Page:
Today we'll look at Subsea 7 S.A. (OB:SUBC) and reflect on its potential as an investment. To be precise, we'll consider its Return On Capital Employed (ROCE), as that will inform our view of the quality of the business.
First, we'll go over how we calculate ROCE. Then we'll compare its ROCE to similar companies. Then we'll determine how its current liabilities are affecting its ROCE.
What is Return On Capital Employed (ROCE)?
ROCE measures the 'return' (pre-tax profit) a company generates from capital employed in its business. Generally speaking a higher ROCE is better. Overall, it is a valuable metric that has its flaws. Renowned investment researcher Michael Mauboussin has suggested that a high ROCE can indicate that 'one dollar invested in the company generates value of more than one dollar'.
How Do You Calculate Return On Capital Employed?
Analysts use this formula to calculate return on capital employed:
Return on Capital Employed = Earnings Before Interest and Tax (EBIT) ÷ (Total Assets - Current Liabilities)
Or for Subsea 7:
0.026 = US$160m ÷ (US$7.5b - US$1.4b) (Based on the trailing twelve months to September 2019.)
Therefore, Subsea 7 has an ROCE of 2.6%.
Does Subsea 7 Have A Good ROCE?
One way to assess ROCE is to compare similar companies. In this analysis, Subsea 7's ROCE appears meaningfully below the 6.6% average reported by the Energy Services industry. This performance could be negative if sustained, as it suggests the business may underperform its industry. Regardless of how Subsea 7 stacks up against its industry, its ROCE in absolute terms is quite low (especially compared to a bank account). Readers may wish to look for more rewarding investments.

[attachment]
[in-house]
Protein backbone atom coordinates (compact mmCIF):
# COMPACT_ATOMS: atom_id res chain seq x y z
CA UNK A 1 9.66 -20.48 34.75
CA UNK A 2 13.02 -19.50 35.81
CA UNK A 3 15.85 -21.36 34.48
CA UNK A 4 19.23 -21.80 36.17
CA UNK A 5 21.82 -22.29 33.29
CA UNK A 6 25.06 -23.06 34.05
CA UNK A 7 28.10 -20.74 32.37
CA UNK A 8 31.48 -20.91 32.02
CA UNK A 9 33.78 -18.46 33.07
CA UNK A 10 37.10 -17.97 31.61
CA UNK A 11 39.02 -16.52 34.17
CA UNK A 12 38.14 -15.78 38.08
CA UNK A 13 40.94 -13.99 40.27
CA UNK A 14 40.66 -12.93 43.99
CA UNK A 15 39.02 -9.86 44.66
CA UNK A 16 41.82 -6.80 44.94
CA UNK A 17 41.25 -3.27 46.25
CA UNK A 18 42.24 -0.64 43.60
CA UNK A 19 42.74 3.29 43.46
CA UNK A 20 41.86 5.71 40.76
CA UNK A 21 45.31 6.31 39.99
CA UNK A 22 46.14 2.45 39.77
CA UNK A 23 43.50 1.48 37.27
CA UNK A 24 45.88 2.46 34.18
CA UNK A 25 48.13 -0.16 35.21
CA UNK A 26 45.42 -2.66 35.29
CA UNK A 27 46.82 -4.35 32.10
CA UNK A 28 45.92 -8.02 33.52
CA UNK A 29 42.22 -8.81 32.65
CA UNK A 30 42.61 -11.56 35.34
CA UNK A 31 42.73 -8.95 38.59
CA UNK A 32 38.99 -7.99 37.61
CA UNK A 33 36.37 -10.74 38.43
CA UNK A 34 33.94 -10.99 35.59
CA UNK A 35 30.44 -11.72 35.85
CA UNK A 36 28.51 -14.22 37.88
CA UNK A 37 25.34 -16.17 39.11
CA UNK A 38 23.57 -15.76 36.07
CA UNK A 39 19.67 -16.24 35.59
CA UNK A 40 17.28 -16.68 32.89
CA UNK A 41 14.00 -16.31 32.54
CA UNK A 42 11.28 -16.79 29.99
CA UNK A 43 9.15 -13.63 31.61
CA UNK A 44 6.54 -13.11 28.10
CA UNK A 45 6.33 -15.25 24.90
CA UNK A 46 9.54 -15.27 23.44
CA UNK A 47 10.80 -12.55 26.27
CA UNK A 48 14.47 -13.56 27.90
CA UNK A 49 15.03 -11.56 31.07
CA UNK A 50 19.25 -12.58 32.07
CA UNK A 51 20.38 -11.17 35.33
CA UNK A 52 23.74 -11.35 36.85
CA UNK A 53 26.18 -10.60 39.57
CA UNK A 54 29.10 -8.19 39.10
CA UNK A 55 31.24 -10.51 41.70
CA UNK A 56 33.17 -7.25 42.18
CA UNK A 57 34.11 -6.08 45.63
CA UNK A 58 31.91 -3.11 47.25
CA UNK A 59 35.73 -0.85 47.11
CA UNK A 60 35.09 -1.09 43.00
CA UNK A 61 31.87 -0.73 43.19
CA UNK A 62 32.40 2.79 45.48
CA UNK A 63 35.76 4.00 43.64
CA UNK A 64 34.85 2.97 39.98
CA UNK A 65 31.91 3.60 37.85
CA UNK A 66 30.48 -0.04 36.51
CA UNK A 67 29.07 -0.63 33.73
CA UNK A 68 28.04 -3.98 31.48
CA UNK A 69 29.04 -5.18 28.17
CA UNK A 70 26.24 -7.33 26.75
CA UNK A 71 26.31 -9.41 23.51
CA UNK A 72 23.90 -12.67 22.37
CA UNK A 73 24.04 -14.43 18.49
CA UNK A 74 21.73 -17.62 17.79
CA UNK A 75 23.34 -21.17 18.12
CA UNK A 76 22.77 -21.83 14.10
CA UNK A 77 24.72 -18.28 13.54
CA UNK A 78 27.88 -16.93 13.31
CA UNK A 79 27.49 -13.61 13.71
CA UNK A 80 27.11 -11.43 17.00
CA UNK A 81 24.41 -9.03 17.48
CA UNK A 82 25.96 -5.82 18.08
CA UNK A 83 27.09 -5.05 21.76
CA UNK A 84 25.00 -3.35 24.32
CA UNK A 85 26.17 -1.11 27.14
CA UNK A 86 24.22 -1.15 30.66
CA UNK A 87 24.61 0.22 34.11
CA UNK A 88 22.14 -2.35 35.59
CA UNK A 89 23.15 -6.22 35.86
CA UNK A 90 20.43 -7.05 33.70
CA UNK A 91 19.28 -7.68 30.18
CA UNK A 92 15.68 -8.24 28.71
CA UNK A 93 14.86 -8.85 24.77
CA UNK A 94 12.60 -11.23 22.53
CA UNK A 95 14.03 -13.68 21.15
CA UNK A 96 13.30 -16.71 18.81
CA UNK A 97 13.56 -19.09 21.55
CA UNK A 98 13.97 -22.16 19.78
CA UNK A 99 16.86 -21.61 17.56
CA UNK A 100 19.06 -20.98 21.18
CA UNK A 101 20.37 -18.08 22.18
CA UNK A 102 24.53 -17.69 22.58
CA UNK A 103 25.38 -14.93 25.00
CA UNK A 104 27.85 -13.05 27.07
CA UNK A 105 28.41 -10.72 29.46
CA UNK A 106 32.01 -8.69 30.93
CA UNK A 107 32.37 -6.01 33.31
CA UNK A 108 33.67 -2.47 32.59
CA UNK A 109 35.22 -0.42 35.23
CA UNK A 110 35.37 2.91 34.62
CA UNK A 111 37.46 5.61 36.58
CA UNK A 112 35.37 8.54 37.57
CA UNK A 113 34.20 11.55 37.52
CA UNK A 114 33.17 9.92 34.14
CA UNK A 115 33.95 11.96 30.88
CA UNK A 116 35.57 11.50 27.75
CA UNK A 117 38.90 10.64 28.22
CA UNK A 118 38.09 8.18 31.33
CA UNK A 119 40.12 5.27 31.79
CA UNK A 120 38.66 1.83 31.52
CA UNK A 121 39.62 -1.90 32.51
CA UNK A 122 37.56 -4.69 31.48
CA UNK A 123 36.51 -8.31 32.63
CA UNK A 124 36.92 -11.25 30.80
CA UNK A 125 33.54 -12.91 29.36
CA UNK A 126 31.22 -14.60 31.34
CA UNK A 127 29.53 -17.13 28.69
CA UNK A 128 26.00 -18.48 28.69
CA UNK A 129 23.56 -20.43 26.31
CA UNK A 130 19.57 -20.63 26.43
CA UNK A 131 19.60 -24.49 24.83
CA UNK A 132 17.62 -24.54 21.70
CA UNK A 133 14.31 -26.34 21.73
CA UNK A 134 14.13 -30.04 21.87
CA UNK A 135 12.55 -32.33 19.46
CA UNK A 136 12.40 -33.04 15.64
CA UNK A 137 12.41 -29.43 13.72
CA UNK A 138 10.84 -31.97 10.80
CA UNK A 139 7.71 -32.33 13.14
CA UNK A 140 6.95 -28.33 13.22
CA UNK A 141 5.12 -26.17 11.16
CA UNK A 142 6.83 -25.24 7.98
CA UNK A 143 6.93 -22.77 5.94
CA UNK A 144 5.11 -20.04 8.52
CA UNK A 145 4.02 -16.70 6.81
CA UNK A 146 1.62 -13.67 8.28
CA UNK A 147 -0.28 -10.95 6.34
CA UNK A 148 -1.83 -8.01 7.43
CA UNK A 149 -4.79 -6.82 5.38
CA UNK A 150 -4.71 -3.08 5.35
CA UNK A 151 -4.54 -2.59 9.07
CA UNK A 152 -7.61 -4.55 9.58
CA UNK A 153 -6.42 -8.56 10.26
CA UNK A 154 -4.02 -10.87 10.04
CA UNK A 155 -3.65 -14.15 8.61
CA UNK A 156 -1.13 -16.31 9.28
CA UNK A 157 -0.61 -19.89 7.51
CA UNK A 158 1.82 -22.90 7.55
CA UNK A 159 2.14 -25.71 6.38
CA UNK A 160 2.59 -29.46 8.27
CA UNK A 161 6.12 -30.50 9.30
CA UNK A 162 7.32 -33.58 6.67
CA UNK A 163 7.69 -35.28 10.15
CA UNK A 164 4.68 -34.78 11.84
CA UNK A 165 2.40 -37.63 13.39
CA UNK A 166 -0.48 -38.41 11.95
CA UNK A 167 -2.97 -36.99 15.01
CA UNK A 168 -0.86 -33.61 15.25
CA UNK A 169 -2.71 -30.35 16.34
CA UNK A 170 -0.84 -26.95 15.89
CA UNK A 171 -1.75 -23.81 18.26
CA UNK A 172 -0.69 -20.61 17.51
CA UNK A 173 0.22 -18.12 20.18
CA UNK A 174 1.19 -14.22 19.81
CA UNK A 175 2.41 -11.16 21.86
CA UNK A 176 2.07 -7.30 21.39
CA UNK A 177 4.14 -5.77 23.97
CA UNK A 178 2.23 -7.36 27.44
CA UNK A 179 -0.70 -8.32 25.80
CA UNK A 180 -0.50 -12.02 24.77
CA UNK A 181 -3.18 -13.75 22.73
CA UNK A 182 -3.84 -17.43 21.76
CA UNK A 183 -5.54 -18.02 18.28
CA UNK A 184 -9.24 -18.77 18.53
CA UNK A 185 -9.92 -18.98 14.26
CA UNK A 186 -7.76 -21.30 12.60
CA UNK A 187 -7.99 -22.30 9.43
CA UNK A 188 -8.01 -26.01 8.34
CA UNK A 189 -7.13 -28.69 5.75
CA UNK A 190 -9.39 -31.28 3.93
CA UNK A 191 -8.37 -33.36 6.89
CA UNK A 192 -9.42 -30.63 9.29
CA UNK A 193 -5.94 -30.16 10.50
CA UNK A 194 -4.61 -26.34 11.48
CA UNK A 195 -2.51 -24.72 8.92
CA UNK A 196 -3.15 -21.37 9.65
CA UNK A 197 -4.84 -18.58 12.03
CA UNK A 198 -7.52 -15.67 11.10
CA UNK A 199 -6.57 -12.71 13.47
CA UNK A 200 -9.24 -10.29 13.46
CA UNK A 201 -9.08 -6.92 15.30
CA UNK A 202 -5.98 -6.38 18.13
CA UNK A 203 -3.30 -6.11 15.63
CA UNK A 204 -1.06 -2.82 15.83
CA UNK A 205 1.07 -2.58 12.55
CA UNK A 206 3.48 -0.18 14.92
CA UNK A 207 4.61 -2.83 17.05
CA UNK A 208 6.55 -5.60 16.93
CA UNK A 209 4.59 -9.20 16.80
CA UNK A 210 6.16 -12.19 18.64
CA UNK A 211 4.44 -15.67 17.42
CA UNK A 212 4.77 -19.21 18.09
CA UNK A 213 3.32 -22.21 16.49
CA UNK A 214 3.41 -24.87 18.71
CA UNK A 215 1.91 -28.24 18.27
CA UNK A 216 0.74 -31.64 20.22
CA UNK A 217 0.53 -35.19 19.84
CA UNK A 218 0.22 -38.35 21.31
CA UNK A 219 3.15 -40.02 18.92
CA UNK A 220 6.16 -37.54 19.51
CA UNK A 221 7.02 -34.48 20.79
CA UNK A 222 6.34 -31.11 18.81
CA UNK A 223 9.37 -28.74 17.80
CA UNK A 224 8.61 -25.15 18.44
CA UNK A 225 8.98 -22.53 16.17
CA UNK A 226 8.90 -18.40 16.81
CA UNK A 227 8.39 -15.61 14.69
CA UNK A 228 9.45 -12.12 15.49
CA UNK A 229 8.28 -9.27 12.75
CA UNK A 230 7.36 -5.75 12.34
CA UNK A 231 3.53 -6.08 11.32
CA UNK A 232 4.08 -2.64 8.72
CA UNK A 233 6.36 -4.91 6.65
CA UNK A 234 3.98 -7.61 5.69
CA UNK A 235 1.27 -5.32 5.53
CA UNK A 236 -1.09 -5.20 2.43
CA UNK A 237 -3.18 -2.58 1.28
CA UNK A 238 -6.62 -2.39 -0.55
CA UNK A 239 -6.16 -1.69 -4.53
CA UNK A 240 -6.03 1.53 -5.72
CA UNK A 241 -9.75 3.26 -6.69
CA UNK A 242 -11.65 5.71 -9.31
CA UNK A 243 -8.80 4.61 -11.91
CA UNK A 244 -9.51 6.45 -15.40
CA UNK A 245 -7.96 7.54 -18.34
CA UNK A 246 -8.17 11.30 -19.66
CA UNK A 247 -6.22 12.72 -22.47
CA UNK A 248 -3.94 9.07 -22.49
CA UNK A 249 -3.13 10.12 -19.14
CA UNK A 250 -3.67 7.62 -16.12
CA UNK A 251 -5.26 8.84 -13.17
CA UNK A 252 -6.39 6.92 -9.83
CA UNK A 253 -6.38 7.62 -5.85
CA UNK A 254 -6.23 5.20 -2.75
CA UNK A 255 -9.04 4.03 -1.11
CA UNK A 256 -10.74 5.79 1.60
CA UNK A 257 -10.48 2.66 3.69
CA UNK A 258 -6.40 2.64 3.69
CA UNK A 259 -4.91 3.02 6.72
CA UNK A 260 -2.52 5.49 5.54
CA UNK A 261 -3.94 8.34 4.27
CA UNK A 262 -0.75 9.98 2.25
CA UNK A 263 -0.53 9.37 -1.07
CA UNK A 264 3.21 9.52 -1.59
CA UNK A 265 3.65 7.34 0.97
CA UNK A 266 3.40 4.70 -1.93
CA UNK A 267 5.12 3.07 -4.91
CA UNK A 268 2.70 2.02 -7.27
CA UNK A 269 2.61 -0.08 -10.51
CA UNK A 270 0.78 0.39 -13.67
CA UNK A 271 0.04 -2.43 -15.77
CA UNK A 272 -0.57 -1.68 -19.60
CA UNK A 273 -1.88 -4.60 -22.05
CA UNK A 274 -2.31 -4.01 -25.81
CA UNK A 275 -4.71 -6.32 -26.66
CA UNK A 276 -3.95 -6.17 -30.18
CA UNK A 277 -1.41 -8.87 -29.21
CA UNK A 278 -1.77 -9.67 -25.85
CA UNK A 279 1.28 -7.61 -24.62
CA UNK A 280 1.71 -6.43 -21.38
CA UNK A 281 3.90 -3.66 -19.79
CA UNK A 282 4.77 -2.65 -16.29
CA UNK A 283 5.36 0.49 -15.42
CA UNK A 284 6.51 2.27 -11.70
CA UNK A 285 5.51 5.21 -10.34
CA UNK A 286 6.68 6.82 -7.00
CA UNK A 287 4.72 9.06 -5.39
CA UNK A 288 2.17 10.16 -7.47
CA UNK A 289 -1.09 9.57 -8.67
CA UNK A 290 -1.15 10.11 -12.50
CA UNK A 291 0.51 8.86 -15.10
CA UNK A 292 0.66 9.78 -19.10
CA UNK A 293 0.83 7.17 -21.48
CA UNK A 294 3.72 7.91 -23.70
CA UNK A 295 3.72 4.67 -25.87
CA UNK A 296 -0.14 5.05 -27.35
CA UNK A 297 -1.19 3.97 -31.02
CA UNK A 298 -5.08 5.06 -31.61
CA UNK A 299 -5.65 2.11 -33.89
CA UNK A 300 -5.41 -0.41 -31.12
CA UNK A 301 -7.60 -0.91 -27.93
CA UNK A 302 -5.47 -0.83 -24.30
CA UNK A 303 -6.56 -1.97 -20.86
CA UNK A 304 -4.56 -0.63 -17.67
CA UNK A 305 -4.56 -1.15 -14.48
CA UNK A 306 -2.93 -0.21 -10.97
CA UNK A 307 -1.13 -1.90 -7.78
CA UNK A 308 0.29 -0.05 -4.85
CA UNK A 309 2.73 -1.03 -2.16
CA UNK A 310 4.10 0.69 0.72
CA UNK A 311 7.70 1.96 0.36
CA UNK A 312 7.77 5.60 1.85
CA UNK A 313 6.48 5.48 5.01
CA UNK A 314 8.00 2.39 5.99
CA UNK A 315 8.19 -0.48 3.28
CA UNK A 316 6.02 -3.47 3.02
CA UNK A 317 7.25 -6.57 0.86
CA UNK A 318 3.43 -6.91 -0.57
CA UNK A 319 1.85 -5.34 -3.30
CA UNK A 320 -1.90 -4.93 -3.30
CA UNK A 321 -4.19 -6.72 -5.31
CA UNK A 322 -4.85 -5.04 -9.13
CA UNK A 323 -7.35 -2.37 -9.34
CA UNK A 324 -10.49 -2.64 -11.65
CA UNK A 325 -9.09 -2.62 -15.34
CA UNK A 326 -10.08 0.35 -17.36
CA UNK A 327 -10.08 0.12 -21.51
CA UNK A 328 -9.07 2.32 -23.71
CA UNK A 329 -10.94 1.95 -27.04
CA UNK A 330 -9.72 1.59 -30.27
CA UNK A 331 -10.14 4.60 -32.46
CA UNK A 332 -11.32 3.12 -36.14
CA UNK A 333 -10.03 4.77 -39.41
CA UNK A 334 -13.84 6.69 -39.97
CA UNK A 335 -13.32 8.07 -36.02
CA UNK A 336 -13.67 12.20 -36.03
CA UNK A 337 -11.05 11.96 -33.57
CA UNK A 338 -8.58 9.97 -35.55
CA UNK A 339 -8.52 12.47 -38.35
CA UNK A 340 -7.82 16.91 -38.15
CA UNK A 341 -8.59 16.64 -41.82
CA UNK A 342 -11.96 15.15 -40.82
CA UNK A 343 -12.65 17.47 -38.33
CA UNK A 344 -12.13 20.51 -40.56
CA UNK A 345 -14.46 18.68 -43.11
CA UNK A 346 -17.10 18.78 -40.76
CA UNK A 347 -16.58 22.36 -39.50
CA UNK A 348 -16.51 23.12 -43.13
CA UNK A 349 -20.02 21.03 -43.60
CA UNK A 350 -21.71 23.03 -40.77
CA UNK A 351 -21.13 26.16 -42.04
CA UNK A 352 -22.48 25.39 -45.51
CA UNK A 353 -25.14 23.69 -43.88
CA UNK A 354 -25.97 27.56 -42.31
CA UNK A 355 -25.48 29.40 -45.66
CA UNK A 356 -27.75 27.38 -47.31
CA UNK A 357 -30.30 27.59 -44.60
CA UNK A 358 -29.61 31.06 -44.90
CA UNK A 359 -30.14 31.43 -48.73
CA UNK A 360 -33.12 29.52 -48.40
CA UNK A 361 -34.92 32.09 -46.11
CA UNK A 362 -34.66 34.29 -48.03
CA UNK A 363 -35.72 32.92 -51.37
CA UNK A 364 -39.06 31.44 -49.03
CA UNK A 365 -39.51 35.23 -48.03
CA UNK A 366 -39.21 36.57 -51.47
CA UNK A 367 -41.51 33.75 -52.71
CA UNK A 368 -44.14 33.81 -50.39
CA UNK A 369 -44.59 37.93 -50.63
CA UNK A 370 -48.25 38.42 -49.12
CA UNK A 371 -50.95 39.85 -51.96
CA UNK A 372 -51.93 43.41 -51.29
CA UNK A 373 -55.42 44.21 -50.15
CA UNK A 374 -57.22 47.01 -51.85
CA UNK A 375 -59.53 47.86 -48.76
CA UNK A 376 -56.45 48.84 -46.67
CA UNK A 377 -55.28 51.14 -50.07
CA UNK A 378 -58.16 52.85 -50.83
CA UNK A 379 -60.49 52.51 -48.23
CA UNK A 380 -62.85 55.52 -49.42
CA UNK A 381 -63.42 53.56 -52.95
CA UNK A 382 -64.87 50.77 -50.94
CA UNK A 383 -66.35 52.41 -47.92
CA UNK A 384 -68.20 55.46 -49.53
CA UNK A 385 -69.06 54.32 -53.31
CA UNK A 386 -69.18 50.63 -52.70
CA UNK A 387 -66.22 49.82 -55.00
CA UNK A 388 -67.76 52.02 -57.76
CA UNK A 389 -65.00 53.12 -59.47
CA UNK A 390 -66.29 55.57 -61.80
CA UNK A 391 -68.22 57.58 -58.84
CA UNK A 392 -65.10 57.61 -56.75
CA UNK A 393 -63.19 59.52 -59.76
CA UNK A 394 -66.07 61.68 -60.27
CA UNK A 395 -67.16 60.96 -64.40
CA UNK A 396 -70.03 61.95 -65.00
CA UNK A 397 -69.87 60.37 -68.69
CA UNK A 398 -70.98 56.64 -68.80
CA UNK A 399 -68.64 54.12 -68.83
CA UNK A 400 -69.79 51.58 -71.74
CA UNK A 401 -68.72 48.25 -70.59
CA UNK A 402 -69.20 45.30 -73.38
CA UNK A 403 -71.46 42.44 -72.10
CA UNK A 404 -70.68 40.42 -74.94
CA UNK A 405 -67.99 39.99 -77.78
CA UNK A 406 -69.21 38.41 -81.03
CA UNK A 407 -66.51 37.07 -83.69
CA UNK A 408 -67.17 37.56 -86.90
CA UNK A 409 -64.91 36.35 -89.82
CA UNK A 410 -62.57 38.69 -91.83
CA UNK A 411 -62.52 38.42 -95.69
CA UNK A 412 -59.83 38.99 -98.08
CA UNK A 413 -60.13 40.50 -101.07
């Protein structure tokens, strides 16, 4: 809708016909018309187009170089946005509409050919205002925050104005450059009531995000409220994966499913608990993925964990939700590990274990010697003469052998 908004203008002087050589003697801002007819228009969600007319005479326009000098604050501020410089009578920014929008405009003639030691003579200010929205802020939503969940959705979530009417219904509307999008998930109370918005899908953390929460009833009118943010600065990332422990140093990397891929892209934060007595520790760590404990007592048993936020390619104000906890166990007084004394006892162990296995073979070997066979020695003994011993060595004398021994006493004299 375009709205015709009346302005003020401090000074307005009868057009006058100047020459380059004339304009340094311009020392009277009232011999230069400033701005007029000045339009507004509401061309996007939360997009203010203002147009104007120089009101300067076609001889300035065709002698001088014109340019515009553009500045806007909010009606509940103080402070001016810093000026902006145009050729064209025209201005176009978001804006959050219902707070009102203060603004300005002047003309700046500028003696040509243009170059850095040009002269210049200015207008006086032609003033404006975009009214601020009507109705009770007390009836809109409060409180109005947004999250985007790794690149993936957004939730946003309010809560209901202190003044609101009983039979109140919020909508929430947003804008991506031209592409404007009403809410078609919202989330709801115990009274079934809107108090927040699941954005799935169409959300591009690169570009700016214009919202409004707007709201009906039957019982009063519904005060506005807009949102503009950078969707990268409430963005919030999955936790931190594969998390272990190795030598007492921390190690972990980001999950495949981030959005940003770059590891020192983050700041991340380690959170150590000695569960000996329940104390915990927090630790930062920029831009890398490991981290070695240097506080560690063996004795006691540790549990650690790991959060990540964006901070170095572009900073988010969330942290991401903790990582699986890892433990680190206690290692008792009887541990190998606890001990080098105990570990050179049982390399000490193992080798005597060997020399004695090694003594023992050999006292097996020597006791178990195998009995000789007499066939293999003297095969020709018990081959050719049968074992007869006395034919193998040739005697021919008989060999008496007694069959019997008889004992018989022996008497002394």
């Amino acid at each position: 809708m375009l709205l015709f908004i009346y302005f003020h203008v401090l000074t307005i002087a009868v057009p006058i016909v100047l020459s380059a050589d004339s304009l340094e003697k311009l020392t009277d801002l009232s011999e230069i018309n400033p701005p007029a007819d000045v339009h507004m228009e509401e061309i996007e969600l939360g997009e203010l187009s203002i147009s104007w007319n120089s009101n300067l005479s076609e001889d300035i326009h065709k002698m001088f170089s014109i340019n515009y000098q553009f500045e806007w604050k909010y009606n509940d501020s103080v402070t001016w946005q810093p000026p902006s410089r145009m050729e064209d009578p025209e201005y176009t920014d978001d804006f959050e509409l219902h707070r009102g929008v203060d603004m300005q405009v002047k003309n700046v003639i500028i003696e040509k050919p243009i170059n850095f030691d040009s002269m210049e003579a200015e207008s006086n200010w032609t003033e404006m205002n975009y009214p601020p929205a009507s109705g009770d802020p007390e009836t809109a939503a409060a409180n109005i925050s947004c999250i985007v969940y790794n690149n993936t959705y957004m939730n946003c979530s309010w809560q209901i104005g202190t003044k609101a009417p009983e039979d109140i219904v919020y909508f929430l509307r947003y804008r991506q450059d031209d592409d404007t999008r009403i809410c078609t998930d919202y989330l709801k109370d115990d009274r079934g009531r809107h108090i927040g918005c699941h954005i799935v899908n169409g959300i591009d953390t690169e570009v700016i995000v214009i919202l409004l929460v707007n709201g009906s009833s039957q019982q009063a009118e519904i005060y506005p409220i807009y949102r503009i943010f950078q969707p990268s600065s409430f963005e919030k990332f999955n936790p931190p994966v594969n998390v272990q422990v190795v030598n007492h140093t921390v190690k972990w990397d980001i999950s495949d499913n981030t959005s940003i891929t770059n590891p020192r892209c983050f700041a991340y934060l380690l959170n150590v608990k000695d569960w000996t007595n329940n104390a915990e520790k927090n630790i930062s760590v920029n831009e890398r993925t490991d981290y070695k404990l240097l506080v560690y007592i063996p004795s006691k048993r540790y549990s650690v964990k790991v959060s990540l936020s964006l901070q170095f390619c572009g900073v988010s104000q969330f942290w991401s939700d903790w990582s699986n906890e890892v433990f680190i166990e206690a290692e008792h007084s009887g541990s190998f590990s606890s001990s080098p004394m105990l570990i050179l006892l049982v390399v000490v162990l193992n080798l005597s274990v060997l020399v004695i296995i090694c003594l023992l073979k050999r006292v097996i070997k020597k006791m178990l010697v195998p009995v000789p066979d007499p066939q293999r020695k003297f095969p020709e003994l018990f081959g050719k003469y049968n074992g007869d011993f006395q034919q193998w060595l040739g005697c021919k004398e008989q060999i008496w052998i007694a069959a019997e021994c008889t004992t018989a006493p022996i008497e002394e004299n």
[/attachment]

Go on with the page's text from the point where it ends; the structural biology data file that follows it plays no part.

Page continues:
Subsea 7's current ROCE of 2.6% is lower than 3 years ago, when the company reported a 14% ROCE. Therefore we wonder if the company is facing new headwinds. You can click on the image below to see (in greater detail) how Subsea 7's past growth compares to other companies.
It is important to remember that ROCE shows past performance, and is not necessarily predictive. ROCE can be misleading for companies in cyclical industries, with returns looking impressive during the boom times, but very weak during the busts. ROCE is only a point-in-time measure. We note Subsea 7 could be considered a cyclical business. Since the future is so important for investors, you should check out our free report on analyst forecasts for Subsea 7.
How Subsea 7's Current Liabilities Impact Its ROCE
Current liabilities include invoices, such as supplier payments, short-term debt, or a tax bill, that need to be paid within 12 months. Due to the way ROCE is calculated, a high level of current liabilities makes a company look as though it has less capital employed, and thus can (sometimes unfairly) boost the ROCE. To check the impact of this, we calculate if a company has high current liabilities relative to its total assets.
Subsea 7 has current liabilities of US$1.4b and total assets of US$7.5b. As a result, its current liabilities are equal to approximately 19% of its total assets. This is not a high level of current liabilities, which would not boost the ROCE by much.
Our Take On Subsea 7's ROCE
That's not a bad thing, however Subsea 7 has a weak ROCE and may not be an attractive investment. Of course, you might also be able to find a better stock than Subsea 7. So you may wish to see this free collection of other companies that have grown earnings strongly.
If you like to buy stocks alongside management, then you might just love this free list of companies. (Hint: insiders have been buying them).
If you spot an error that warrants correction, please contact the editor at firstname.lastname@example.org. This article by Simply Wall St is general in nature. It does not constitute a recommendation to buy or sell any stock, and does not take account of your objectives, or your financial situation. Simply Wall St has no position in the stocks mentioned.
We aim to bring you long-term focused research analysis driven by fundamental data. Note that our analysis may not factor in the latest price-sensitive company announcements or qualitative material. Thank you for reading.